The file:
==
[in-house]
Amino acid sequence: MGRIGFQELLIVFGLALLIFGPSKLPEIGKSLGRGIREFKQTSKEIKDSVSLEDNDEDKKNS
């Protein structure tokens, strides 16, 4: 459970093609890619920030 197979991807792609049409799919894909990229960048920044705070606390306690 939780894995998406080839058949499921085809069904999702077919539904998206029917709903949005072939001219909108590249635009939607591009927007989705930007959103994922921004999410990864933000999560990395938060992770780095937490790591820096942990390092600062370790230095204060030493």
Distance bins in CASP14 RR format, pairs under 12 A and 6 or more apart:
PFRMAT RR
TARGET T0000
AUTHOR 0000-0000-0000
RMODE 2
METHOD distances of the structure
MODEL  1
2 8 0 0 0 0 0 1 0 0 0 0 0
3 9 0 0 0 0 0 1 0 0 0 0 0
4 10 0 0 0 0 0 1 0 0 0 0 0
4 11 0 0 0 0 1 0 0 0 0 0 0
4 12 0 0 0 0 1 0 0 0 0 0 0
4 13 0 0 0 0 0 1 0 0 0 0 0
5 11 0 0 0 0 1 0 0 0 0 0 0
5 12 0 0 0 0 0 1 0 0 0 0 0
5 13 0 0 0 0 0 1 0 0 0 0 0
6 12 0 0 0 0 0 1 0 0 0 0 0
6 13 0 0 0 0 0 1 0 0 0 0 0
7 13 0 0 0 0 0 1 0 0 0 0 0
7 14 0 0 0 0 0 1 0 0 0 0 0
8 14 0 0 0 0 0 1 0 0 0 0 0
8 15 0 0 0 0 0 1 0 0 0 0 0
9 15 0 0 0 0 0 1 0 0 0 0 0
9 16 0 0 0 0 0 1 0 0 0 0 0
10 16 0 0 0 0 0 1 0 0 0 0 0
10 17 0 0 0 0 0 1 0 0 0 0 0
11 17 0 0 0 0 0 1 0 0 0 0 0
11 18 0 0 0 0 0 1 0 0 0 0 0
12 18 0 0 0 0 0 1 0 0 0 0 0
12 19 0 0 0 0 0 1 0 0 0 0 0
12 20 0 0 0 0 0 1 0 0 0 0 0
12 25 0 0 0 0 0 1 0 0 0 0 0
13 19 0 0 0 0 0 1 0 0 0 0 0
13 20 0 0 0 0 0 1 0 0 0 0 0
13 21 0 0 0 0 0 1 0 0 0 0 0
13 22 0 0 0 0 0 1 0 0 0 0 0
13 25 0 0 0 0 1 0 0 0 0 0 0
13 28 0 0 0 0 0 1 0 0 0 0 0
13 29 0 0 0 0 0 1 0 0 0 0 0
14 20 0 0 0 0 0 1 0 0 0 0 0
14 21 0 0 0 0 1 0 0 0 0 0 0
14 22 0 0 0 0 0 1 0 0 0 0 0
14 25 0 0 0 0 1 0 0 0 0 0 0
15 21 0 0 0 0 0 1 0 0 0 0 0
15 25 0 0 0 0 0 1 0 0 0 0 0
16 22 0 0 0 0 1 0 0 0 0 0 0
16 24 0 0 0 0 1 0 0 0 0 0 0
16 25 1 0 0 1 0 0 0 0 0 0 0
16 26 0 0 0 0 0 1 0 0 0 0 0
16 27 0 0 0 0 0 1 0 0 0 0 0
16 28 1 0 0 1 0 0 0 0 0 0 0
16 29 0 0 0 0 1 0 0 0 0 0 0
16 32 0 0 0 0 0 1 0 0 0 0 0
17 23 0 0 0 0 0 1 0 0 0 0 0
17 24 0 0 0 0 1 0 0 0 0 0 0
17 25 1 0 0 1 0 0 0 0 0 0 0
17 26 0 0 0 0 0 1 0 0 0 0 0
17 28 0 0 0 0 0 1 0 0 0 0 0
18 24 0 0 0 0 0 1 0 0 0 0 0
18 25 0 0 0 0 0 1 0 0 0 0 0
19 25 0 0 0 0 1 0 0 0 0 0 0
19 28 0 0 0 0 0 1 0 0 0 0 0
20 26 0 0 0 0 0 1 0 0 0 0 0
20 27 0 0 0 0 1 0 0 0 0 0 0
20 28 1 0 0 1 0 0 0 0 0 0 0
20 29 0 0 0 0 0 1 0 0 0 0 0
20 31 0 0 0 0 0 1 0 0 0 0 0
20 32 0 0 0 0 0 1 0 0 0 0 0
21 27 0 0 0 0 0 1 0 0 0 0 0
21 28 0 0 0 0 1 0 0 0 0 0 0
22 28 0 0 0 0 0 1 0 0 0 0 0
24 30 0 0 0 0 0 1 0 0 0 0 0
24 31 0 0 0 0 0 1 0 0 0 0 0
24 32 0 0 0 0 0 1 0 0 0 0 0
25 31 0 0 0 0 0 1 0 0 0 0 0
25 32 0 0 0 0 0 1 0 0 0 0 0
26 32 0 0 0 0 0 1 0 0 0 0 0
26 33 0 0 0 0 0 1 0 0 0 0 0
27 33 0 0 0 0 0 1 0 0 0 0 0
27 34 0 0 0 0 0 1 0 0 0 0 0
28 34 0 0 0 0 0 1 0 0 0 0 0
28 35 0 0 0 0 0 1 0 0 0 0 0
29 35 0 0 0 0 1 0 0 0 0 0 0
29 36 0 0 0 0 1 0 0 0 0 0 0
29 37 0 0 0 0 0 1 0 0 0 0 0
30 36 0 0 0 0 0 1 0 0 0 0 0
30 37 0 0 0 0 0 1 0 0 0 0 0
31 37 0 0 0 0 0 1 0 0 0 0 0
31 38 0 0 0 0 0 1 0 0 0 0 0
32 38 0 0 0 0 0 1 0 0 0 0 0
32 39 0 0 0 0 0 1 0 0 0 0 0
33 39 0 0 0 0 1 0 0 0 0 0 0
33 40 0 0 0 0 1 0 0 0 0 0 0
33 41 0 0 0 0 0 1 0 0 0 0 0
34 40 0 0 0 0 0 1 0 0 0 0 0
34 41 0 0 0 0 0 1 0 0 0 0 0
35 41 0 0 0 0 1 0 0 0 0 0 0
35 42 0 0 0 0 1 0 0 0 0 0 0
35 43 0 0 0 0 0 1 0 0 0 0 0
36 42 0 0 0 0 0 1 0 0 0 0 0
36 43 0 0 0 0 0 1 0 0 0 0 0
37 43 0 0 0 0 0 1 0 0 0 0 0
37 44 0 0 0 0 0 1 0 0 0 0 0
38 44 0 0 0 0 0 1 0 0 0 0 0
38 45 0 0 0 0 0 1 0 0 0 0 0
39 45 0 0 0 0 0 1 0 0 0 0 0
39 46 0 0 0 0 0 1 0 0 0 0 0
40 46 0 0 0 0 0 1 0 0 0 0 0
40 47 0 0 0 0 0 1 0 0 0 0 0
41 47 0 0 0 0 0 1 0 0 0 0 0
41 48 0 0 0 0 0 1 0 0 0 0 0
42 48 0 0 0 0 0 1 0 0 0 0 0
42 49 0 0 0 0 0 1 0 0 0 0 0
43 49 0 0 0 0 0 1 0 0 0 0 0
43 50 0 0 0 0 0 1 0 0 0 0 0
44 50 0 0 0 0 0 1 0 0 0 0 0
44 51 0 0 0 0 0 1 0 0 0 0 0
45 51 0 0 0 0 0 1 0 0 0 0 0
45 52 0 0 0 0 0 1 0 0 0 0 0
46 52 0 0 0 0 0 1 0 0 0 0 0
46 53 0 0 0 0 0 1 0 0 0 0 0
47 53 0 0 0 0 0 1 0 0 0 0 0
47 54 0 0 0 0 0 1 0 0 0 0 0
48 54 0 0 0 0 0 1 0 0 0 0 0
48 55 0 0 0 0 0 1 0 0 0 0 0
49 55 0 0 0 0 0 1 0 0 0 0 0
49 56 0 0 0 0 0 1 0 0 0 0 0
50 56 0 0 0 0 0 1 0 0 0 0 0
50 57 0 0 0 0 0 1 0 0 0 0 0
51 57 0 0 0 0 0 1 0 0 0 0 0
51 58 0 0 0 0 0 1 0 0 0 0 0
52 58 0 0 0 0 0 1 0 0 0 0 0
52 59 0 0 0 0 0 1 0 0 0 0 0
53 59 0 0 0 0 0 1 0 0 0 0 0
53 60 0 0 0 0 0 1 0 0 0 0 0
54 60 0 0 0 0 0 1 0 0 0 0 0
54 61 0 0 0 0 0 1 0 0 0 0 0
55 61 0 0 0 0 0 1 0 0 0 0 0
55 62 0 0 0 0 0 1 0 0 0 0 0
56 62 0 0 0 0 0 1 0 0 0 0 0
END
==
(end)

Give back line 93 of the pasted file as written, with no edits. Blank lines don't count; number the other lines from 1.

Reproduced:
32 38 0 0 0 0 0 1 0 0 0 0 0